Lens-Artists Photo Challenge – Old and New

This week, Amy asks us to provide an interpretation in images of “Old and New.” In framing the challenge, Amy writes, “It can be the contrast of architecture, fashion, collections, treasures… in one photo or multiple photos.” You can read her entire challenge post here. These challenges are up to the individual as to how to interpret the goal of the challenge and I often try to put a slightly different spin on the topic just for fun. Continue reading

Altun Ha – Mayan Ruins in Belize

Belize City, Belize.

I never thought I would get to see a real Mayan Ruin, but that was on our itinerary for our visit to Belize on the last cruise we took before the pandemic became a worldwide concern. The site was only discovered by archeologists in the early 1960s, and excavations started in 1964. A pretty thorough description of the site’s history can be found on Wikipedia here. The opening image is a side view of the construction of the Temple of the Sun God. It is also known as the Temple of the Masonry Altars. The height of the temple is 52 feet (16 m) and is the largest construction on the 3 sq mi (8 sq km) site. Continue reading

Cellpic Sunday – 31 May 2020

Buckeye, Arizona.

It was Spring 2020 in the White Tank Mountains. Even on our hikes, we were social distancing, single file, group photos taken in the line we’d formed as we hiked down the trail instead of gathering around a single person to grab a “group selfie.” The cactus flowers were plentiful, the day warm and sunny and I had plenty of opportunity to capture those rarely seen flowering cactus. One family of cacti, the Cholla has several varieties. The two that I’ve found most hard to distinguish are the Staghorn and the Buckhorn. For this post, I ended up looking for a definitive source to describe the difference here. The short synopsis of the difference is that they “are sometimes hard to distinguish.” They have similar blossoms, but the most obvious distinction is in the fruit. Well there you go. I’ve never seen a fruit on either variety. Continue reading

Lens-Artists Photo Challenge – Delicate Colors

This week, Ann-Christine asks us to share photos featuring delicate colors. She includes several examples of floral delicacies and a very nice delicate sky as an opening photo to her challenge. You can check out her examples here. Her opening photo immediately reminded me of a pastel sky that I’ve shared recently in another challenge response. Forgive me for resharing, but that Phoenix sunset is a prime example of how sunset skies can be delicate. Continue reading

Cayman Crystal Caves – From Pirate Hideout to Tourist Attraction

Grand Cayman Island.

About thirty years ago, a young man from Denmark moved to Grand Cayman and followed in his father’s footsteps. Christian Sorensen spent time searching the island for suitable caves to build a tourist attraction in the same manner as his father, Ole Sorensen, who was already successful in the development of Harrison’s Caves in Barbados. Unlike some of the cave attractions in the Caribbean that are complete with pirate “skeletons” and fake treasures, you won’t find any of that in Crystal Caves. From those early explorations, it took Christian Sorensen twenty years to purchase and develop the property into what it is today. Continue reading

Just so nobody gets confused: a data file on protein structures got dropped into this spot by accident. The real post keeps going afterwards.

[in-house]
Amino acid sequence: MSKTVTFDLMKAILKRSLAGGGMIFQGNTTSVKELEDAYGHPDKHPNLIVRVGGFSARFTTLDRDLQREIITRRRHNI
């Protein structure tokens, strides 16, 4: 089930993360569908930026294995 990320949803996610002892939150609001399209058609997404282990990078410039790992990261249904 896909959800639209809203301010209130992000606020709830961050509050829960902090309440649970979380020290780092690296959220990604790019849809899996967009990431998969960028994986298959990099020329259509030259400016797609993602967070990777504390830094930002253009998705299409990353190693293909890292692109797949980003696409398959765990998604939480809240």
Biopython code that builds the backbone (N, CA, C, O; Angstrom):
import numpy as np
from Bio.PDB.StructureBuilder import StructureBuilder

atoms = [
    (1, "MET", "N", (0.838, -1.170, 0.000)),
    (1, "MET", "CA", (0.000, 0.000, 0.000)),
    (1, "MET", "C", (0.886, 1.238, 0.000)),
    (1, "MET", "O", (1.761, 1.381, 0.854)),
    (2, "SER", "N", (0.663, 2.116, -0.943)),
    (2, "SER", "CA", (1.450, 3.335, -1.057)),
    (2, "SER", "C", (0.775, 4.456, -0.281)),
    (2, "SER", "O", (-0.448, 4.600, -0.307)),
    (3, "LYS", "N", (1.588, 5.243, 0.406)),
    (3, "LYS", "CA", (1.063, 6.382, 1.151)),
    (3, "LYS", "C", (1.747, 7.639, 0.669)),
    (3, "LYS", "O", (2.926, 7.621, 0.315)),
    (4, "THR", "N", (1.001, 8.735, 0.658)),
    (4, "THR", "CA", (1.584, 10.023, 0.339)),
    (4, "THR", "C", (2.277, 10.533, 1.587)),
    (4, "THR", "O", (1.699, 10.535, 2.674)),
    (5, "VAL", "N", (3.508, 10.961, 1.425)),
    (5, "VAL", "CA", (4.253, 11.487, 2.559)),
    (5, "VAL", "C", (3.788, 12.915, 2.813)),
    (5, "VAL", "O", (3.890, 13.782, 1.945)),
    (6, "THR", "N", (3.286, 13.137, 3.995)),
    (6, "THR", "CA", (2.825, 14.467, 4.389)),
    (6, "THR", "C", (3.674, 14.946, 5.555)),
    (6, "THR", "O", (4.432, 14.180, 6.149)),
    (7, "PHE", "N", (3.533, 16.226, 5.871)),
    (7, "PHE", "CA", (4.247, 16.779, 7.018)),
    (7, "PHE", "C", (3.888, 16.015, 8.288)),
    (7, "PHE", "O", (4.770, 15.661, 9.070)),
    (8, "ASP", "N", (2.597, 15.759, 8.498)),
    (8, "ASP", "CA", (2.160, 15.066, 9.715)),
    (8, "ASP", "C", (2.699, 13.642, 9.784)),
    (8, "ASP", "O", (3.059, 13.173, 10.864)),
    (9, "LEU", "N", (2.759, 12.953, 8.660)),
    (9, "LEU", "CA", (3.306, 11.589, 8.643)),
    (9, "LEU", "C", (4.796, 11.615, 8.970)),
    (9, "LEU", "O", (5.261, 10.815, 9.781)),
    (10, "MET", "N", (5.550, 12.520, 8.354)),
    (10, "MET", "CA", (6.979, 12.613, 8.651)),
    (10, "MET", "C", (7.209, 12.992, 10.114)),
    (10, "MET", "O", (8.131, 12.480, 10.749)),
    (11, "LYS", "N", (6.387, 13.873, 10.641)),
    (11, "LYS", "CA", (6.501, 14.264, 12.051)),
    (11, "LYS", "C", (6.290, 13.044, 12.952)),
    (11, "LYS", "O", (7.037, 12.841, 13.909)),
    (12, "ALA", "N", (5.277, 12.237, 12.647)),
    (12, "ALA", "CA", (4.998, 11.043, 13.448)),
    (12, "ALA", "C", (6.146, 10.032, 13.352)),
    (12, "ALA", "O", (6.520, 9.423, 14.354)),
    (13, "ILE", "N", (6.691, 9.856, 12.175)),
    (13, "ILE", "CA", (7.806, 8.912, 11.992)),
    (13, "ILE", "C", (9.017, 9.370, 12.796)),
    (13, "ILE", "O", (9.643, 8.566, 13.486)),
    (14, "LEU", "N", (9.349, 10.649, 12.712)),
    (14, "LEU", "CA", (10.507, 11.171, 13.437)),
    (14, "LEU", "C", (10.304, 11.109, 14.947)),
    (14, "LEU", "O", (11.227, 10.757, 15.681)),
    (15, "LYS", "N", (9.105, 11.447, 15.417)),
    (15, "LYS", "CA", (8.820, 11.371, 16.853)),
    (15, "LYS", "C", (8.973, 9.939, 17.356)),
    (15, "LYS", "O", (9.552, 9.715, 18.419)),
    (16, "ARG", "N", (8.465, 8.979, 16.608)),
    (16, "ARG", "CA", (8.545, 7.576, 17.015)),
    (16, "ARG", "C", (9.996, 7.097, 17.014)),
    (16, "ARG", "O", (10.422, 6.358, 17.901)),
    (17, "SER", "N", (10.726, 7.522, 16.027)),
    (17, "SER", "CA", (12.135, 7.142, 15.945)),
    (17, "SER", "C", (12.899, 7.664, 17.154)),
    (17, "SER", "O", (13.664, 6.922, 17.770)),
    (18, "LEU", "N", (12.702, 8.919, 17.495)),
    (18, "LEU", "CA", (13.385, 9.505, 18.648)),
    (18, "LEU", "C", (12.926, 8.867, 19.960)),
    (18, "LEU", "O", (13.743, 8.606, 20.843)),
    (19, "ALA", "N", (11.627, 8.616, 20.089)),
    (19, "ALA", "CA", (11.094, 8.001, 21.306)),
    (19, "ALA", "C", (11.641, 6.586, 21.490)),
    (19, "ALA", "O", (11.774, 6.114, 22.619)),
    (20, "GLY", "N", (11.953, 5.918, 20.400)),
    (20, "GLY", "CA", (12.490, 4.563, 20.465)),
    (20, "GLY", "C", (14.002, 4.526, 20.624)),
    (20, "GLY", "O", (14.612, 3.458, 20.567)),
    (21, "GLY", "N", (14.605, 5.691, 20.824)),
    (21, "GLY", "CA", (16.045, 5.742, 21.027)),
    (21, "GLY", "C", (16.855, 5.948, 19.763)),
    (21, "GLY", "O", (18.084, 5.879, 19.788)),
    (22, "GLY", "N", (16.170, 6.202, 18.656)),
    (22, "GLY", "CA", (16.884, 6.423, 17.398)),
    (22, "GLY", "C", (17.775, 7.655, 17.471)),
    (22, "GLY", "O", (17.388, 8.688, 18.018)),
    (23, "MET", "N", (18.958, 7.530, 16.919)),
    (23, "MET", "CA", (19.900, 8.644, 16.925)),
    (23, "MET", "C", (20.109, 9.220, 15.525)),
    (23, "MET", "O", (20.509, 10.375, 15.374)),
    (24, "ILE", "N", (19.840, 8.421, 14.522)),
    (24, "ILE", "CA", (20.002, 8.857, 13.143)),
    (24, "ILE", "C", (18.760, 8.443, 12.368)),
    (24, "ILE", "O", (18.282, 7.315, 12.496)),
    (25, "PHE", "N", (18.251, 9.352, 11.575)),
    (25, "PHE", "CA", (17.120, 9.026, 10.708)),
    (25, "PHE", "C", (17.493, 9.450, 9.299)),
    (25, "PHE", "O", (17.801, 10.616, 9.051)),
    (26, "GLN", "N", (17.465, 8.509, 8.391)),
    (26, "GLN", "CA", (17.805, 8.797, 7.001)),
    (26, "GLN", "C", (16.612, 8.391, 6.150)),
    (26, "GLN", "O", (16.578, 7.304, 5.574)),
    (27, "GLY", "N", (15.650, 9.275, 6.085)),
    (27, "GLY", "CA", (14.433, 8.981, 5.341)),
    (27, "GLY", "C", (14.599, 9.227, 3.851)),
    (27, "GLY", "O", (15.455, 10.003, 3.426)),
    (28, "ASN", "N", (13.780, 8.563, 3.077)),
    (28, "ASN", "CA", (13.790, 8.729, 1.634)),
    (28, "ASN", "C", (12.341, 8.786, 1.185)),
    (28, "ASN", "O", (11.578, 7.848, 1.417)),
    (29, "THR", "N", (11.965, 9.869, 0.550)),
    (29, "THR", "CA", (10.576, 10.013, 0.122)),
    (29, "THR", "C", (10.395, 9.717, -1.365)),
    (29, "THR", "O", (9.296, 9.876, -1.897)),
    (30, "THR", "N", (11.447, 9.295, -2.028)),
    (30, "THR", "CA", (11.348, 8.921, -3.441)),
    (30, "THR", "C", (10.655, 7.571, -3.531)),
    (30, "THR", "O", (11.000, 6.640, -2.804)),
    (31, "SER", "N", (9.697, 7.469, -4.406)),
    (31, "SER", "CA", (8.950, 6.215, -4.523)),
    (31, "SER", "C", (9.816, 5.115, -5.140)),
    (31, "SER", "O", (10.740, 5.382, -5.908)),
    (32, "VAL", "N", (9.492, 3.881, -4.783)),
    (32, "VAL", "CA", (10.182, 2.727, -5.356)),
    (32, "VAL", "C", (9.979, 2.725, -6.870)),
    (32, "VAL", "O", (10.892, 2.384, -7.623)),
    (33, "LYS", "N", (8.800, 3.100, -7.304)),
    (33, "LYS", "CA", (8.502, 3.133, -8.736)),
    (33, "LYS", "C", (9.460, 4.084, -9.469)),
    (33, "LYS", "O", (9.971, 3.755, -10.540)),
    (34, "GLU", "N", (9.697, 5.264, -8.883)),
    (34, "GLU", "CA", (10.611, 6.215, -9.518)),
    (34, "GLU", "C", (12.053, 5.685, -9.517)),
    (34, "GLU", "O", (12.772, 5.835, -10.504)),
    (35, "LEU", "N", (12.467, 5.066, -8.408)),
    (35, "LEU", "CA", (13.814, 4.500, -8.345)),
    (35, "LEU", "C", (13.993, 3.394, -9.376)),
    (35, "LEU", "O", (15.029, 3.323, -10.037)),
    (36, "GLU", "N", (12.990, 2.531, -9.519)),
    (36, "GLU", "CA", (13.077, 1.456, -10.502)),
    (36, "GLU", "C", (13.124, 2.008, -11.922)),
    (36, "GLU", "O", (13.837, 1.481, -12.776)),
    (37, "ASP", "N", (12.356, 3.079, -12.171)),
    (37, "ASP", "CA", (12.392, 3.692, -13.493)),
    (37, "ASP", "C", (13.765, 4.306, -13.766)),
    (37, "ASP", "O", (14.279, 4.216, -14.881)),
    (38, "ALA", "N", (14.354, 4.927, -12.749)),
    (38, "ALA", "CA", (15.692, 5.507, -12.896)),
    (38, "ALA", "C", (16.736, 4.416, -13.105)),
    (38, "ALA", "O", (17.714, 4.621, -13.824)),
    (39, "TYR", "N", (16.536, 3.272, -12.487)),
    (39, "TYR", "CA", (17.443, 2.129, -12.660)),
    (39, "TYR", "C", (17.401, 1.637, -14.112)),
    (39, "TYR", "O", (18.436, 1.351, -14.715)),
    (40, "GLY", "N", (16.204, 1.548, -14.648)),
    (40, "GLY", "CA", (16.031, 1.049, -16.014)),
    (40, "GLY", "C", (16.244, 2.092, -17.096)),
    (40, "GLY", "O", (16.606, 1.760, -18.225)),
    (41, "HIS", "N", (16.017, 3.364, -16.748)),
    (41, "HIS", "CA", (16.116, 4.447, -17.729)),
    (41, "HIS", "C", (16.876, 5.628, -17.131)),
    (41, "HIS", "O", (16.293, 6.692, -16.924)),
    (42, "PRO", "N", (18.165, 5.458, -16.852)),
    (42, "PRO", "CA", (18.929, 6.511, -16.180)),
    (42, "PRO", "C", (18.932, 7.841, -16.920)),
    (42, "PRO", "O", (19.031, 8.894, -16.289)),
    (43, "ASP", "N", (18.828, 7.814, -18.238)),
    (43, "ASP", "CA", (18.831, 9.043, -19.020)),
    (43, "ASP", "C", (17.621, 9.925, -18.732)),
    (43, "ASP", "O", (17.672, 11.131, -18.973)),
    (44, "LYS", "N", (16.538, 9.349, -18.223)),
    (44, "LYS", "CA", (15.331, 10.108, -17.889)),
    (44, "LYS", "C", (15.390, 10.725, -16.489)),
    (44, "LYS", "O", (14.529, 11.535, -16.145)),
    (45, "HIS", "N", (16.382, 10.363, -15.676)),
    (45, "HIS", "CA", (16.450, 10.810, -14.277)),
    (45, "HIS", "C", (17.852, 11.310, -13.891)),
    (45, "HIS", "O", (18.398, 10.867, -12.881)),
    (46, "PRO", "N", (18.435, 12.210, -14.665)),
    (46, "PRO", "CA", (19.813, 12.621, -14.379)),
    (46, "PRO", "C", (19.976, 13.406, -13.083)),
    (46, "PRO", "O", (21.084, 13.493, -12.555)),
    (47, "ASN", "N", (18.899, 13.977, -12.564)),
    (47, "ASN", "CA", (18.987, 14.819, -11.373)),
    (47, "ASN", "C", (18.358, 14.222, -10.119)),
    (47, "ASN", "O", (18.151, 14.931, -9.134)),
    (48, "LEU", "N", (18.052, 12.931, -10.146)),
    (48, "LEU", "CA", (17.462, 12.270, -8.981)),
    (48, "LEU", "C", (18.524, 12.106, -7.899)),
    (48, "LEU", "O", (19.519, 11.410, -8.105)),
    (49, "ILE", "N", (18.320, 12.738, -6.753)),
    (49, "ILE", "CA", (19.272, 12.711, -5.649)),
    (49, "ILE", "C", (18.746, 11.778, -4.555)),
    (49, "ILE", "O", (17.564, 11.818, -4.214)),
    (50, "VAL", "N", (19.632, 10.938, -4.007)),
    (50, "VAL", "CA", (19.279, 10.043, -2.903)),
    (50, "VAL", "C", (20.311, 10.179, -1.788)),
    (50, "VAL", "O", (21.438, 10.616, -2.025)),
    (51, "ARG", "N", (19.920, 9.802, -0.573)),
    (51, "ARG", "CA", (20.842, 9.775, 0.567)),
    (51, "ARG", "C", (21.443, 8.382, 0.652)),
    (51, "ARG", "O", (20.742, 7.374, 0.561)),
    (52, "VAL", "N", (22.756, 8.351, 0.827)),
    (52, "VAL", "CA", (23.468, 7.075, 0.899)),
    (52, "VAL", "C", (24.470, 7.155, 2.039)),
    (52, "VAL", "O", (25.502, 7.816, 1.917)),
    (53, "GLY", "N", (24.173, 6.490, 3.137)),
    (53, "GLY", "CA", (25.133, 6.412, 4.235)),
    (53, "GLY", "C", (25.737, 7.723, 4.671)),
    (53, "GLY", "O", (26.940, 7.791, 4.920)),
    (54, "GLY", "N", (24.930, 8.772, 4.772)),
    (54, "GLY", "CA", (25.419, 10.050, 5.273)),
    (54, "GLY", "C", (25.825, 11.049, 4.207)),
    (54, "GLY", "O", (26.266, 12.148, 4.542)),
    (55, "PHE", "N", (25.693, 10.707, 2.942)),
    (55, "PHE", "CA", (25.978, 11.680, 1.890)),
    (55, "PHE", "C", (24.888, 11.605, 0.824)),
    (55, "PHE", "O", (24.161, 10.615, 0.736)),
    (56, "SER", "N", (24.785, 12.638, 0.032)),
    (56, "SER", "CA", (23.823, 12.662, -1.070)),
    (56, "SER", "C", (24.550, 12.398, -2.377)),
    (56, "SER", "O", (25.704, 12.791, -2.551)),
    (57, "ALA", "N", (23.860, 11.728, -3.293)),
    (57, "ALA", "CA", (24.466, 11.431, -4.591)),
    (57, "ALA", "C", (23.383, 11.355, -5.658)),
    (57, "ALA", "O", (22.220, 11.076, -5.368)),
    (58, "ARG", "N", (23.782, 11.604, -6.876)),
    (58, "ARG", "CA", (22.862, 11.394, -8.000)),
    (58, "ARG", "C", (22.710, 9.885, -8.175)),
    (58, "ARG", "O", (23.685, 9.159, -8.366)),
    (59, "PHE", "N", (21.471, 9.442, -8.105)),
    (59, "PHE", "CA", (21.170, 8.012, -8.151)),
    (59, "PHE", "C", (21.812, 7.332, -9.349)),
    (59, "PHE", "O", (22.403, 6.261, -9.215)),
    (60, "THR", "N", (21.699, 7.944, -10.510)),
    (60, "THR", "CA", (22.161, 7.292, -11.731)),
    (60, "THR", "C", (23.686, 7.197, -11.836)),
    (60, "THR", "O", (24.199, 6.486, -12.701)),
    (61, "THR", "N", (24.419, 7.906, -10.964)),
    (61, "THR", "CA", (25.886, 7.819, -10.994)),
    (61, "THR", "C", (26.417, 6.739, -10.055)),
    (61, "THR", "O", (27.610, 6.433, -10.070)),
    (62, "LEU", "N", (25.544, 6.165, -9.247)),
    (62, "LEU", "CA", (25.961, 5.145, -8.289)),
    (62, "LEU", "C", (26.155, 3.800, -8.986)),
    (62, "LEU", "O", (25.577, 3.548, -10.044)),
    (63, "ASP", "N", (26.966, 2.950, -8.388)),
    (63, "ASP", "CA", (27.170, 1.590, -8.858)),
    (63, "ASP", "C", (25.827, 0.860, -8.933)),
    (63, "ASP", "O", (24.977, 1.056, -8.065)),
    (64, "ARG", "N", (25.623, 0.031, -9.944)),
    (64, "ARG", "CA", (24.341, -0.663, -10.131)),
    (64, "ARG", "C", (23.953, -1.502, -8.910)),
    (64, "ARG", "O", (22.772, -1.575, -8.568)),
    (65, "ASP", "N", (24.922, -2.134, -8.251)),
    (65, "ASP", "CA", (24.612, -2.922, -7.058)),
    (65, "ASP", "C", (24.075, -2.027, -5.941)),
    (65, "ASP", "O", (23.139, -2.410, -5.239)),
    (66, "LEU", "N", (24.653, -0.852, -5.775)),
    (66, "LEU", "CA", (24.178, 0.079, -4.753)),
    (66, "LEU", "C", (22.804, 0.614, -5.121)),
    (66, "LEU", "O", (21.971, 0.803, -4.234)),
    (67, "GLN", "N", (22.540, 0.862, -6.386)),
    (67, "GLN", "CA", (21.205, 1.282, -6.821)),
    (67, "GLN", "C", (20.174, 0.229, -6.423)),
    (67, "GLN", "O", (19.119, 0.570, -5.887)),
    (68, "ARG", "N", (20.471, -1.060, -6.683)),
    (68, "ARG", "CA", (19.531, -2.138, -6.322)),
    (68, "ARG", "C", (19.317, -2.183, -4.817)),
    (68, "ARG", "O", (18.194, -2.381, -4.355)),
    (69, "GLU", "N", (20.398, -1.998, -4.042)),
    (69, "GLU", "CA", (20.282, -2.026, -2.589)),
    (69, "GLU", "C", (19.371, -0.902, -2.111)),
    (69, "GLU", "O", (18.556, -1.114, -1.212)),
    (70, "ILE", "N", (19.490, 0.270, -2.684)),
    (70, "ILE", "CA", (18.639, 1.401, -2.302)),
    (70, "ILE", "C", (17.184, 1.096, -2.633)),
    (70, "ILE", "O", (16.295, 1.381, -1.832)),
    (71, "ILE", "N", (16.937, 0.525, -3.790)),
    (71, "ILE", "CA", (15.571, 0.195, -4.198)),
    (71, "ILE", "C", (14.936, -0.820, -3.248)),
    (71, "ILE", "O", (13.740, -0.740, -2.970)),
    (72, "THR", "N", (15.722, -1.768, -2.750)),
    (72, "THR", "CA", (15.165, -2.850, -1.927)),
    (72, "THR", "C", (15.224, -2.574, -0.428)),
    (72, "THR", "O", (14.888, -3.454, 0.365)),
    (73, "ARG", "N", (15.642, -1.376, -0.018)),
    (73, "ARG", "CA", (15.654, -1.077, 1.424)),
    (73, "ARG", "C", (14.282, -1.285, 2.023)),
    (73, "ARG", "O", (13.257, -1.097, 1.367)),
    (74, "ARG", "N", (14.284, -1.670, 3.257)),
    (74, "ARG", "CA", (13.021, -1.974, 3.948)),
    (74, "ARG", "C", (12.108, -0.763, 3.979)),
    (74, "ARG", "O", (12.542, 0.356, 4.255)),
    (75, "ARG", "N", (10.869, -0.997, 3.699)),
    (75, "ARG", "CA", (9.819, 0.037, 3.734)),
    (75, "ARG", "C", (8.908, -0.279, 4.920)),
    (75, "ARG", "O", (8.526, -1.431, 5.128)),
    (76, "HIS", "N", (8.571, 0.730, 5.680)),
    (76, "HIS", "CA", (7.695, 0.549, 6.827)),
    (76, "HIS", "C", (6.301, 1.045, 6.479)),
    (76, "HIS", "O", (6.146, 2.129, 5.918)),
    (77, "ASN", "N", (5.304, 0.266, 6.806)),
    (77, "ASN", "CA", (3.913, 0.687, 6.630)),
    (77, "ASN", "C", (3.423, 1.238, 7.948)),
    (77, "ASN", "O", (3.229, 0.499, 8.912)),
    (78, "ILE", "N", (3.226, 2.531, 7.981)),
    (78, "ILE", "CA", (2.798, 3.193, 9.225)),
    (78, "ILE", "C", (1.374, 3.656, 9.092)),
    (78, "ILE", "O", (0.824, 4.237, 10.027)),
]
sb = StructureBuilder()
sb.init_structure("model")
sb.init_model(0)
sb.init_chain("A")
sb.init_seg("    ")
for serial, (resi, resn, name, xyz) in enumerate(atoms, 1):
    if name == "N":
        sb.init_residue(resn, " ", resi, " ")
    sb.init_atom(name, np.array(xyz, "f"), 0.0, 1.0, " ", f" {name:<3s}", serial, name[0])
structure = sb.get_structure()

In Flanders Fields… Memorial Day 2020

Fort Rosecrans National Cemetery at Point Loma, San Diego, California.

In Flanders Fields

In Flanders fields the poppies blow
Between the crosses, row on row,
    That mark our place; and in the sky
    The larks, still bravely singing, fly
Scarce heard amid the guns below.
We are the Dead. Short days ago
We lived, felt dawn, saw sunset glow,
    Loved and were loved, and now we lie,
        In Flanders fields.
Take up our quarrel with the foe:
To you from failing hands we throw
    The torch; be yours to hold it high.
    If ye break faith with us who die
We shall not sleep, though poppies grow
        In Flanders fields.
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“Freedom makes a huge requirement of every human being. With freedom comes responsibility.”

– Eleanor Roosevelt

Cellpic Sunday – 24 May 2020

Buckeye, Arizona.

In March of this year, the desert was awash with spring flowers near our home in Buckeye. There was no shortage of opportunity to capture the bright yellow brittlebush plants that are plentiful in the Sonoran Desert. On one of our Saturday hikes, I was still learning about the new Samsung S20U phone that replaced my personal S6 and the “work” phone that was provided to me from Civil Air Patrol (CAP). That phone, a Samsung S7, captured many images that I shared here because of my 4-year tenure as North Dakota Wing Commander in CAP. As of April 4, I would rotate out of that job and the S7 would be retired as I no longer need a CAP-provided cell phone. I decided that I would upgrade the S6 when my term expired, and as it turned out, the S20 series was shipping around March 5. I pre-ordered to get the advantage of some perks offered by Samsung and I must admit I was impressed with the hype surrounding the 3-camera system in the S20. After I’ve become really accustomed to the phone and its ability as a camera, I will share a mini review. In the meantime, expect more Cellpic Sunday images to feature the S20U.

About the Photo: Hiking the Petroglyph Trail off the Lost Creek Trailhead, I captured this stand of brittlebush growing out of a collection of rocks. It was only my second day using the camera and it was in automatic mode. The metering system set the camera to f/1.8, 1/1800 sec. ISO-16. As usual, I processed it in Adobe Lightroom and Luminar Flex. The image is best viewed enlarged. Select the image to enlarge it (if your browser supports the function.)

John Steiner